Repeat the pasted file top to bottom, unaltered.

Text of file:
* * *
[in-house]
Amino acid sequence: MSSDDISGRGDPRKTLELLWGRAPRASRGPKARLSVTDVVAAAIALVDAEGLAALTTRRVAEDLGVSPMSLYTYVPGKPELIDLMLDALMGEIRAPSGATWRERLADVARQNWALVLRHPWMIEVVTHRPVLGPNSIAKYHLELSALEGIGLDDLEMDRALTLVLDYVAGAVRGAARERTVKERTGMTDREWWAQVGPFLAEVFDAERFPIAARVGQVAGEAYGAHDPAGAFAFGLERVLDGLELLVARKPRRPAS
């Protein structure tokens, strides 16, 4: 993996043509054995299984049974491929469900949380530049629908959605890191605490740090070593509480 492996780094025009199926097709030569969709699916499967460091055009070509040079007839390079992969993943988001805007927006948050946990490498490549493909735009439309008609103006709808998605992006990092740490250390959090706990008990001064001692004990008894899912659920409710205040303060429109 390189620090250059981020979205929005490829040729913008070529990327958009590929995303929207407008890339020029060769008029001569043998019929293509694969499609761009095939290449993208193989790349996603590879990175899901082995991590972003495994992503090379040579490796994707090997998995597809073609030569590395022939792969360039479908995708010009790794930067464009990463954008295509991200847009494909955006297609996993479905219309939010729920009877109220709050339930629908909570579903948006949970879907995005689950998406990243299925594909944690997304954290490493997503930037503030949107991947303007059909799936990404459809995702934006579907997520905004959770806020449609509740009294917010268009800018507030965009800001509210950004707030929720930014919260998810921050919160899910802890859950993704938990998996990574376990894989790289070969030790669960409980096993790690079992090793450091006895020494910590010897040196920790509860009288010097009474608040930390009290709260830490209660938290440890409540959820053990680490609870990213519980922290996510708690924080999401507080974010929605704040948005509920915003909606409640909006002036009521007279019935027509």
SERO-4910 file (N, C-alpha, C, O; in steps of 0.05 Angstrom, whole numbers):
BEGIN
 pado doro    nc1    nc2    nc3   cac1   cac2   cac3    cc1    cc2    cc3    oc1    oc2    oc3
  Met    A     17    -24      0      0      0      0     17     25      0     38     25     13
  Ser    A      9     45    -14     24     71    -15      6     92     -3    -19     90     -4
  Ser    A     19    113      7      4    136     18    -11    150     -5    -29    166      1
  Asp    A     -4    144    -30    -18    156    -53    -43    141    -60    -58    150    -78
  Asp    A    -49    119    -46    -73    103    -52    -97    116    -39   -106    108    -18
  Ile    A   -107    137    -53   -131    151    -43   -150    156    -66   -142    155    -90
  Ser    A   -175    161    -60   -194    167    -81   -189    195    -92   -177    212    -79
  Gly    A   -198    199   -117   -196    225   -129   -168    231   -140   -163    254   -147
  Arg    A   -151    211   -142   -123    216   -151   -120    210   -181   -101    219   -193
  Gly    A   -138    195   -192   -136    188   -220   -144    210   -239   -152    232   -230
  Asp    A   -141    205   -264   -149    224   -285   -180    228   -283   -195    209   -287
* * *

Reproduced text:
[in-house]
Amino acid sequence: MSSDDISGRGDPRKTLELLWGRAPRASRGPKARLSVTDVVAAAIALVDAEGLAALTTRRVAEDLGVSPMSLYTYVPGKPELIDLMLDALMGEIRAPSGATWRERLADVARQNWALVLRHPWMIEVVTHRPVLGPNSIAKYHLELSALEGIGLDDLEMDRALTLVLDYVAGAVRGAARERTVKERTGMTDREWWAQVGPFLAEVFDAERFPIAARVGQVAGEAYGAHDPAGAFAFGLERVLDGLELLVARKPRRPAS
């Protein structure tokens, strides 16, 4: 993996043509054995299984049974491929469900949380530049629908959605890191605490740090070593509480 492996780094025009199926097709030569969709699916499967460091055009070509040079007839390079992969993943988001805007927006948050946990490498490549493909735009439309008609103006709808998605992006990092740490250390959090706990008990001064001692004990008894899912659920409710205040303060429109 390189620090250059981020979205929005490829040729913008070529990327958009590929995303929207407008890339020029060769008029001569043998019929293509694969499609761009095939290449993208193989790349996603590879990175899901082995991590972003495994992503090379040579490796994707090997998995597809073609030569590395022939792969360039479908995708010009790794930067464009990463954008295509991200847009494909955006297609996993479905219309939010729920009877109220709050339930629908909570579903948006949970879907995005689950998406990243299925594909944690997304954290490493997503930037503030949107991947303007059909799936990404459809995702934006579907997520905004959770806020449609509740009294917010268009800018507030965009800001509210950004707030929720930014919260998810921050919160899910802890859950993704938990998996990574376990894989790289070969030790669960409980096993790690079992090793450091006895020494910590010897040196920790509860009288010097009474608040930390009290709260830490209660938290440890409540959820053990680490609870990213519980922290996510708690924080999401507080974010929605704040948005509920915003909606409640909006002036009521007279019935027509």
SERO-4910 file (N, C-alpha, C, O; in steps of 0.05 Angstrom, whole numbers):
BEGIN
 pado doro    nc1    nc2    nc3   cac1   cac2   cac3    cc1    cc2    cc3    oc1    oc2    oc3
  Met    A     17    -24      0      0      0      0     17     25      0     38     25     13
  Ser    A      9     45    -14     24     71    -15      6     92     -3    -19     90     -4
  Ser    A     19    113      7      4    136     18    -11    150     -5    -29    166      1
  Asp    A     -4    144    -30    -18    156    -53    -43    141    -60    -58    150    -78
  Asp    A    -49    119    -46    -73    103    -52    -97    116    -39   -106    108    -18
  Ile    A   -107    137    -53   -131    151    -43   -150    156    -66   -142    155    -90
  Ser    A   -175    161    -60   -194    167    -81   -189    195    -92   -177    212    -79
  Gly    A   -198    199   -117   -196    225   -129   -168    231   -140   -163    254   -147
  Arg    A   -151    211   -142   -123    216   -151   -120    210   -181   -101    219   -193
  Gly    A   -138    195   -192   -136    188   -220   -144    210   -239   -152    232   -230
  Asp    A   -141    205   -264   -149    224   -285   -180    228   -283   -195    209   -287